Three Rules of an Open Community

  1. The community rules.
  2. The community can discuss the rules.
  3. Questions about the rules should be allowed and discussed in the community.

When you take out the third rule, you’ve created the same problem you had with the old platform. When editors can suppress writers and not give any explanation then there is no community.

I realise there are thousands of writers who are willing to write for The Huffington Post for free. I am one of those writers. And there a thousands more asking to be let into the community every day. But if you really want to create a community you need to have a feedback mechanism. We are people. We are part of the community. And we deserve an explanation when our post or our entire publishing rights have been rescinded.

I have never gotten any explanation or response in two years of requesting feedback. I lucked into a loophole when the new system was brought online. And then I am merely suppressed again, without explanation or response to my repeated requests for information. I’m guessing, from the comments on my previous posts about this issue, that I am not alone in this.

Dear Arianna Huffington Post and The Blog Team, your Statement of Community is just pretty words. Until you provide a mechanism for feedback and give all of your writers an opportunity to communicate with you, there is no community. You have created the idea of community while behaving like the same all-ruling dictator that we have come to know. Tolerance is our only recourse.

The message of your community becomes more transparently BS when you realise there are many writers that have been cut off without explanation, like myself.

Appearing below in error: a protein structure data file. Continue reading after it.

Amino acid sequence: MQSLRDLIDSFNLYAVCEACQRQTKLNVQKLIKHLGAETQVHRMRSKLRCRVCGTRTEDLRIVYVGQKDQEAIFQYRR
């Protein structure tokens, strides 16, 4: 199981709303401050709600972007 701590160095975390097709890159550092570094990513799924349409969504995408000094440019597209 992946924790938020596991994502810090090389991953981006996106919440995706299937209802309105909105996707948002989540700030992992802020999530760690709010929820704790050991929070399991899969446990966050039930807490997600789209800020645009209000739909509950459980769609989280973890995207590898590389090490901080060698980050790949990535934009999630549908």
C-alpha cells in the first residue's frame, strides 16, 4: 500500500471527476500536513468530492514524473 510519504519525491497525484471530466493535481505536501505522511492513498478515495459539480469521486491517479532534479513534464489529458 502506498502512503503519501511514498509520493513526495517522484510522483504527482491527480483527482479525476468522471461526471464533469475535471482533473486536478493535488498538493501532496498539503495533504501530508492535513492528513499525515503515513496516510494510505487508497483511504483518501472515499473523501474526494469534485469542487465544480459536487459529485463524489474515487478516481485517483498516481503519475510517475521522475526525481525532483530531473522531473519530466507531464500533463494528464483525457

I’d love to hear what happened. I’d love to know how to get my publishing turned back on. I’d love to know if you still value the 70+ posts that are still live and still generating traffic on your blog. I know you no longer value me or my voice. But I’d at least like you to tell me why.

Sincerely,

John McElhenney
@jmacofearth

Catch up on the entire Huffington Post story

PS: I’d love to hear your HuffPo shutdown story in the comments.

Huffington Post’s New Contributor Platform

Here’s the statement of community from the New Huffington Post Contributor Platform.

Statement of Community

The Huffington Post’s Contributor Network is a forum for ideas, discussion and diverse viewpoints. We offer a state-of-the-art platform that can help you bring your work to one of the internet’s largest audiences.

Be interesting, be entertaining, be provocative, have a point of view – but do it with a great respect for the readers and writers who join you on these pages. The community we are working to build here is one where diverse, vibrant and original ideas are celebrated and elevated. We welcome posts that embody that free-speech ethos, even when those viewpoints differ from our own.

We reserve our right to remove posts that abuse that spirit of community, such as hate speech, anything overtly commercial in nature and and posts that we believe may be attempting to mislead the public in some way. There may be other times when we will remove a post that has been flagged by our community for other reasons, including matters of professionalism and taste. We hope and expect those times to be rare and we will not take these decisions lightly. But in building this community, we respect the right of its members to be vocal about their objections. When those objections arise, we will leverage the sound judgement of our editors to determine what is best for the spirit of the space we’re trying to create.

All good and fine until you cross some invisible boundary and are silenced without so much as a peep about why, how you can get reinstated, or what the fuck happened. For over a year now, The Huffington Post has allowed me to POST on their internal publishing platform, but then have refused to go live with any of my content. This is while 75 or so posts are live and gaining traffic for the site on my profile page. I still get traffic from The Huffington Post every day.

But then HuffPo moved to a new platform.screen-shot-2016-10-11-at-1-50-32-pm

And the Contributor Platform was born. And last week, I used my credentials in the form above and was promptly given access and publishing rights to once again go-live on The Huffington Post.

Here’s my new contributor page: John McElhenney on The Huffington Post